Teams of military personnel wearing protective suits were seen removing debris from the section of the train in which the Syrians were travelling, according to a report quoting military sources that appeared in a Japanese newspaper. Their bodies were flown home by a Syrian military cargo plane that was spotted shortly after the explosion at Pyongyang airport.
Other leaked assertions in the western media, by adding detail, undercut the story instead of bolstering it.
Like that freighter that arrived at a Syrian port three days before the raid, maybe carrying some nuclear stuff as the Washington Post’s sources speculated .
Well, if it arrived three days before the raid, not much time for months of anxious back and forth between Tel Aviv and Washington, and a commando raid.
Which gives me the idea that the various sources for the raid are throwing everything at the wall to see what sticks.
Anyway, the net is spread to North Korea—and China:
China abruptly postponed a session of the nuclear disarmament talks last week because it feared America might confront the North Koreans over their weapons deals with Syria, according to sources close to the Chinese foreign ministry. Negotiations have been rescheduled for this Thursday in Beijing after assurances were given that all sides wished them to be “constructive”.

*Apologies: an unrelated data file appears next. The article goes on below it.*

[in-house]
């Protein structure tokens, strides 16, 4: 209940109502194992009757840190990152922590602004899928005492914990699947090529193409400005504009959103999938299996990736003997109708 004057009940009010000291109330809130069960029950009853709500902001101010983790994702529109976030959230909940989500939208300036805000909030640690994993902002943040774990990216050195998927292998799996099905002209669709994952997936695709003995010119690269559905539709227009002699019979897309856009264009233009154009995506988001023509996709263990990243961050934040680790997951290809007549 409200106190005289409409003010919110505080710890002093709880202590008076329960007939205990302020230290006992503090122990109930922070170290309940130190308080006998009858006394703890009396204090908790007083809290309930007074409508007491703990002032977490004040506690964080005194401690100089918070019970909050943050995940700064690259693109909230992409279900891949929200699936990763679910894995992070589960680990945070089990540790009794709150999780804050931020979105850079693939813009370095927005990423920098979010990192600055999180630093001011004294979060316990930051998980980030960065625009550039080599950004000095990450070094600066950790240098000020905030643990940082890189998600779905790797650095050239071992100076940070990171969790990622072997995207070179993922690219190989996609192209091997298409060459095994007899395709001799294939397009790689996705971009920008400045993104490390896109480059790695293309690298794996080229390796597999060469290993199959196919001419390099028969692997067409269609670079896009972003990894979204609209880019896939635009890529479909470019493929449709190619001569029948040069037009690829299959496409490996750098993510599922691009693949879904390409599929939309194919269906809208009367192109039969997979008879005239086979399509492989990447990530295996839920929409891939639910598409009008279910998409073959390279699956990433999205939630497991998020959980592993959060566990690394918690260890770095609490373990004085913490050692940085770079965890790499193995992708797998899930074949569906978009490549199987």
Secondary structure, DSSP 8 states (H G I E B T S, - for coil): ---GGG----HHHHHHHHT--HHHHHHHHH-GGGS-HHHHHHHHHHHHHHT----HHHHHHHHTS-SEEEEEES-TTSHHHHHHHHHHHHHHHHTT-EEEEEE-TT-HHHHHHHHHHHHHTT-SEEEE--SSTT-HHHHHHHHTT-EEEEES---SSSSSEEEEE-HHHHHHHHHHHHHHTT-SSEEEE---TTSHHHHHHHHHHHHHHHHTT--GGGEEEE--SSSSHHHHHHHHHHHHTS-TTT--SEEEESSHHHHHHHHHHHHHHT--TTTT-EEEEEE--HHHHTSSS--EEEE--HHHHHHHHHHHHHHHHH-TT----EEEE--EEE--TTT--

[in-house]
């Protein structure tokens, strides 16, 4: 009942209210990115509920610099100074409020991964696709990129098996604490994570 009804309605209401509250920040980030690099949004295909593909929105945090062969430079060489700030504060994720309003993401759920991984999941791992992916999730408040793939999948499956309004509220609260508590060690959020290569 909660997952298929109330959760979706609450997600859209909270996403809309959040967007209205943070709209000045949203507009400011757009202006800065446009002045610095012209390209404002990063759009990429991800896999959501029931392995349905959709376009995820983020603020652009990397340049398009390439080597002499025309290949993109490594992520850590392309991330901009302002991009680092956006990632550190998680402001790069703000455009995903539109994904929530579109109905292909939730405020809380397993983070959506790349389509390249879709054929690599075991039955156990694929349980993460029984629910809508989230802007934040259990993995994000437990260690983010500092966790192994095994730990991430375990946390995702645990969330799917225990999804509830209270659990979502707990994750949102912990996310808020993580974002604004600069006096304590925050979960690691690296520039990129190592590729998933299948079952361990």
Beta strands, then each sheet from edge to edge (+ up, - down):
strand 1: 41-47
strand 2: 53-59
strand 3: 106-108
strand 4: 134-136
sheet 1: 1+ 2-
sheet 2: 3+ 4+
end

Christopher Hill, the US State Department negotiator, is said to have persuaded the White House that the talks offered a realistic chance to accomplish a peace treaty formally ending the 1950-1953 Korean war, in which more than 50,000 Americans died. A peace deal of that magnitude would be a coup for Bush – but only if the North Koreans genuinely abandon their nuclear programmes.